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Lamb Shanks


Spring has officially arrived and that triggers all sorts of events In the Maryland marketplace. This is of course the season of lamb and many of us are dusting off our cookbooks, looking for recipes. One of Chef Jerry Pellegrino’s favorite dishes is braised lamb shanks, which he used to cook to perfection at Corks.

So, we’ll talk about lamb shanks, which corresponds to the shin of a sheep. Above the shank is the leg of lamb, below it the knee. Although it isn’t very big, it is loaded with muscle and connective tissue, and because of the work it gets during the animal’s life, it is very flavorful. Keep in mind that the shanks from the forelegs are much smaller than the shanks from the hind legs, which can be quite big chunk of meat. Now the problem is that this is one tough cut of meat that doesn’t yield easily to a knife and fork.

The solution? The cooking technique known as braising, which is one of those long slow processes that bathes the meat in a deeply flavored broth that slowly cooks the meat and loosens the connective tissue.

The braising liquid itself needs to have an acidic component, and for that, red wine works very well. The rule of thumb is to use a wine that is good enough for easy sipping, but not so expensive that you’ll have regrets. For volume, you can use either chicken broth or beef broth. Seasonings would include salt and pepper, as well as a variety of herbs and spices such as rosemary, thyme, parsley, bay leaves and cinnamon sticks... The standard assortment of vegetables that go into the sauce are carrots, onions, celery, garlic, parsnips and turnips. They will all be cut up into small pieces.

Prepare your braising liquid in a bowl. A typical recipe would call for 2-4 cups of red wine and another 4 cups of whichever broth you want to use. (Keep in mind that a rich beef broth will give you a deeper flavor.) Go ahead and add your seasonings and herbs at this point.

One important step in the process is to brown the meat on all sides. You should do this in the same pot you will be using for the braise. Season the shanks with salt and pepper, then heat a little oil in the pot and sear every square inch of the shank that you can get at.

Take out the shanks and set aside, then deglaze the pot with a little red wine, taking care to scrape up the brown bits stuck to the bottom of the pot. Lay the cut up vegetables on the bottom of the pot and place the shanks on top of them. Pour the braising liquid into the pot and cover a little more than half of the shank. Do not completely submerge the shanks, since you want half a shank at a time to bake in the hot moist air while the other half bathes in the braising liquid.

Now you’re ready to cook. Cover the pot tightly and either bake it in a 325° oven or on a stove top. If you go the stove top route, bring the liquid to a boil then reduce to a simmer.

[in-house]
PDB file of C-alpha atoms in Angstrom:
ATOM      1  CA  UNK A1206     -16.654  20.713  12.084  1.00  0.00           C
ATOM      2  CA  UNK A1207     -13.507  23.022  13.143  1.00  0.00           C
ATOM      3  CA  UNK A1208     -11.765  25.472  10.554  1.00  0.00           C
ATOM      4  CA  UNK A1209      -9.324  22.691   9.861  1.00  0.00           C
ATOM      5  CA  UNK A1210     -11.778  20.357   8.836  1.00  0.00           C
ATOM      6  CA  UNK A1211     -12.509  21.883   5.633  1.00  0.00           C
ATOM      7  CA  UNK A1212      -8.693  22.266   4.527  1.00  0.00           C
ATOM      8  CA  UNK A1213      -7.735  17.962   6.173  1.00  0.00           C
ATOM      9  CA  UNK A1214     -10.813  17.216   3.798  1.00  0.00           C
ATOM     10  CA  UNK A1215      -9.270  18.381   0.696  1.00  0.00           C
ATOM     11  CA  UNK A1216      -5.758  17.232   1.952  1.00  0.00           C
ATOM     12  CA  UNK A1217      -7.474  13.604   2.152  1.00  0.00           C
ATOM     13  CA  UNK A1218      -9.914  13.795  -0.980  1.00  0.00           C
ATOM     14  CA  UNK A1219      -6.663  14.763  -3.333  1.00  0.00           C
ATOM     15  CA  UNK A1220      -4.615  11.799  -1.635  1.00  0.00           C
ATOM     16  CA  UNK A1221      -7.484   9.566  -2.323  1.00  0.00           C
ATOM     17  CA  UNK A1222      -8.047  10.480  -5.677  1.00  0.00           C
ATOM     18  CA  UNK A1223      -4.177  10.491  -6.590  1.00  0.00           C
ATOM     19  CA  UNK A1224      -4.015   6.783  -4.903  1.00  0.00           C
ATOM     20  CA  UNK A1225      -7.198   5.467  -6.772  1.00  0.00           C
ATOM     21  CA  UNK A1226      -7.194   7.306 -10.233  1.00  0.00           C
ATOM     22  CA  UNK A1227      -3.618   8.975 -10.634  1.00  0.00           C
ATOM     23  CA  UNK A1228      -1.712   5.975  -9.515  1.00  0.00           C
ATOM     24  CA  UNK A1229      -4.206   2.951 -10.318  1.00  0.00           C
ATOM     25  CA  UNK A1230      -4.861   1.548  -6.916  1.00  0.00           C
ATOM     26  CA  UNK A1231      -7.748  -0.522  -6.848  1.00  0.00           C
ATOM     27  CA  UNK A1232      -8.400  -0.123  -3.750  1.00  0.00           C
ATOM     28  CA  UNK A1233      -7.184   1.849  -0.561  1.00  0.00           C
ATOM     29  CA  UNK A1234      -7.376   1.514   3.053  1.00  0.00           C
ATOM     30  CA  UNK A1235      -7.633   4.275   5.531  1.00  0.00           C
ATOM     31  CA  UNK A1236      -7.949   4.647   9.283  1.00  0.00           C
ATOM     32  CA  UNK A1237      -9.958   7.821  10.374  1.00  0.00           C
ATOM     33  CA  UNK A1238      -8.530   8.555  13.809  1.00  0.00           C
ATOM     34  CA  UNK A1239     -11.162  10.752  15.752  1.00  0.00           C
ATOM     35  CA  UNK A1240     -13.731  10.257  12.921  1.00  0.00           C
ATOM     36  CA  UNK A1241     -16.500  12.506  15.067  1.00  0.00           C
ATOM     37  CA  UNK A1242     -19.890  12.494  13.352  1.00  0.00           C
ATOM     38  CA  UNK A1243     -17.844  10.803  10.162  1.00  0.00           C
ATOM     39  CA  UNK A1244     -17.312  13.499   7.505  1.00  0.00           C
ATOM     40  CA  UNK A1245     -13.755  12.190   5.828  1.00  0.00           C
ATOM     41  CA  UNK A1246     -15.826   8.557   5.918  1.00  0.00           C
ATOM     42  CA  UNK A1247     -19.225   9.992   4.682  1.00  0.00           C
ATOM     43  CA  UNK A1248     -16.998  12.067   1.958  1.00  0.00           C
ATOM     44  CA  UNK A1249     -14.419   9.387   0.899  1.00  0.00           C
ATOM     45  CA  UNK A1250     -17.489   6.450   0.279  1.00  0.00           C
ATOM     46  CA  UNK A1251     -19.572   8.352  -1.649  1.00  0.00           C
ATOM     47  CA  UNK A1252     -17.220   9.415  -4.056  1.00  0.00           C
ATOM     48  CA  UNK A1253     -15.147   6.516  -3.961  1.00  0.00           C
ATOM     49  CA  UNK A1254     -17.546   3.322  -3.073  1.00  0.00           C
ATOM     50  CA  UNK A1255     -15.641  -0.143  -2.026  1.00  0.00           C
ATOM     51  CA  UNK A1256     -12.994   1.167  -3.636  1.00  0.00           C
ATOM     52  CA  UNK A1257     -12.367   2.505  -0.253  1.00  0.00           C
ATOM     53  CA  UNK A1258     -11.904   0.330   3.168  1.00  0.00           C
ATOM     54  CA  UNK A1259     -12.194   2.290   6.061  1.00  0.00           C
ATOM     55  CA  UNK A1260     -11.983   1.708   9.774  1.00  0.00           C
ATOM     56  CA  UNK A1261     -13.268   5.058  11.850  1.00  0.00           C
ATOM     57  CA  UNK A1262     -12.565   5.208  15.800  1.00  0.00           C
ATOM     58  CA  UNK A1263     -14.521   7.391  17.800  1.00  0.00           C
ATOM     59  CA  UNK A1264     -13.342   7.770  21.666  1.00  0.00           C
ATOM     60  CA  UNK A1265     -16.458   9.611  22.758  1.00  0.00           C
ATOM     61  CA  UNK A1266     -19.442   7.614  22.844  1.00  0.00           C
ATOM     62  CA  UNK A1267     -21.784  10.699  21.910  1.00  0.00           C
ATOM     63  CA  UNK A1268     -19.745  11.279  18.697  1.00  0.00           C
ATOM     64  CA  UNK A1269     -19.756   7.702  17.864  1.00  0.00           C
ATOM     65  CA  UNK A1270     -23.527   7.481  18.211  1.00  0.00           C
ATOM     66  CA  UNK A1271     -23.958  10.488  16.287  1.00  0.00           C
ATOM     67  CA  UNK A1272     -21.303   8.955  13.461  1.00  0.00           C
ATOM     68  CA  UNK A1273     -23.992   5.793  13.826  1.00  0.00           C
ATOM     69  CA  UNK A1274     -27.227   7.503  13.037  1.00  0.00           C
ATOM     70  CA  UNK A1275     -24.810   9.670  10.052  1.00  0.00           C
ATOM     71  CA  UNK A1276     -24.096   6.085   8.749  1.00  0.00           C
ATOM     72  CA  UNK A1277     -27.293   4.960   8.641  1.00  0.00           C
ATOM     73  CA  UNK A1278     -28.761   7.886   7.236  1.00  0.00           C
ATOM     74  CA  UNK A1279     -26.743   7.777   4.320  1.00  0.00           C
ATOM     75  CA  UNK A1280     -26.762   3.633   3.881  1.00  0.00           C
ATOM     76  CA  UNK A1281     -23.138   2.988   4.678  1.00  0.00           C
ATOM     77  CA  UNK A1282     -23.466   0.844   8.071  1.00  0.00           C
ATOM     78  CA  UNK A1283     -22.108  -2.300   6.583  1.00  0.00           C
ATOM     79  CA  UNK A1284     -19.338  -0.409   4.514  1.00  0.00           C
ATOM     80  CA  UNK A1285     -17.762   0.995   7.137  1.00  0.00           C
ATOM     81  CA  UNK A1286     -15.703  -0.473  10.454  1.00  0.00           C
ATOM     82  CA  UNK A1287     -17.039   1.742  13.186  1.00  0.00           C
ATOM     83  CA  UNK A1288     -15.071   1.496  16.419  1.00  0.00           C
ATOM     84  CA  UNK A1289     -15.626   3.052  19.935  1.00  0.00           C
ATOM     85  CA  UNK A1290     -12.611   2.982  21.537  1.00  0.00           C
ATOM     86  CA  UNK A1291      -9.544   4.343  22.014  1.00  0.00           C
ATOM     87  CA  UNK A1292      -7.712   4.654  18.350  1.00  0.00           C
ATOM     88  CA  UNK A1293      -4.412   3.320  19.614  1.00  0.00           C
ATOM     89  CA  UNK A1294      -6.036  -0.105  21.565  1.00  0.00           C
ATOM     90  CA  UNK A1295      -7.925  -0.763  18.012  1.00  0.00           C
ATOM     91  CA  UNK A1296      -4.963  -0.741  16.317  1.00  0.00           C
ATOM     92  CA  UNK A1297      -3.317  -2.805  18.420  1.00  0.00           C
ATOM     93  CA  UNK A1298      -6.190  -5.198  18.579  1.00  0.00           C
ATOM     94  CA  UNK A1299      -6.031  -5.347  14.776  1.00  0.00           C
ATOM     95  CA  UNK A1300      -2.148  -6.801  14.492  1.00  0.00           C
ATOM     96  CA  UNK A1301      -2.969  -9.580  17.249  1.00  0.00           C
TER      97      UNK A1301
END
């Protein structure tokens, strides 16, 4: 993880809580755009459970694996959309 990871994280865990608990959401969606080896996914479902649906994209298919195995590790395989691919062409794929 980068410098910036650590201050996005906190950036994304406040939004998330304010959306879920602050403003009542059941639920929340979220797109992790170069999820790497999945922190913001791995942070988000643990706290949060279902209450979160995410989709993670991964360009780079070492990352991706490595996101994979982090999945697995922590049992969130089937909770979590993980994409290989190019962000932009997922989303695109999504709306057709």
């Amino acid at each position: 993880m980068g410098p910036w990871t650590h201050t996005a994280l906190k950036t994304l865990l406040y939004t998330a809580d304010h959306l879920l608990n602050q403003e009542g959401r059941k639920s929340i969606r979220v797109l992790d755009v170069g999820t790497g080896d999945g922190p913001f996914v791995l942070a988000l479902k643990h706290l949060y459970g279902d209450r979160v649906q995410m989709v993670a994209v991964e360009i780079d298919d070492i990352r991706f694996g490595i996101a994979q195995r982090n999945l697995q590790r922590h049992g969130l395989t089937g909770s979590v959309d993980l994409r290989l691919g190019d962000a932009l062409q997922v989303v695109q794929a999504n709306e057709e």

Either way, you’ve got at least 4 ½ hours on your hands. Improve the time by turning the shanks two or three times, alternating the braise and the bake. And if the braising liquid is evaporating, top it off with a mixture of wine and broth.

When you reckon you’ve got about 30 minutes to go, refresh the vegetables by adding large pieces of carrot and onion. They should have plenty of time to cook to tenderness.

When the shanks are clearly done (the meat will literally be falling off the bone) remove them carefully and keep warm, along with the fresher vegetables. Strain the broth and pour it into a sauce pan. Bring to a boil and reduce by about ¼ . Check the seasoning and adjust to taste. Return the shanks, the vegetables and the broth into the original pot and cook for about 10 more minutes to get everything piping hot.

More often than not, the shanks and veggies will be served on a bed of mashed potatoes. And use that braising sauce to good advantage. Generously pour it over the meat and potatoes and perhaps garnish with fresh parsley.

This is not the time for a timid little red wine, so be sure to pick out something with some stuffing and character.

Al Spoler, well known to WYPR listeners as the wine-loving co-host of "Cellar Notes" has had a long-standing parallel interest in cooking as well. Al has said, the moment he started getting serious about Sunday night dinners was the same moment he started getting serious about wine. Over the years, he has benefited greatly from being a member of the Cork and Fork Society of Baltimore, a gentlemen's dining club that serves black tie meals cooked by the members themselves who are some of Baltimore's most accomplished amateur cooks.
Executive Chef Jerry Pellegrino of Corks restaurant is fascinated by food and wine, and the way they work in harmony on the palate. His understanding of the two goes all the way to the molecular level, drawing on his advanced education in molecular biology. His cuisine is simple and surprising, pairing unexpected ingredients together to work with Corks' extensive wine offerings.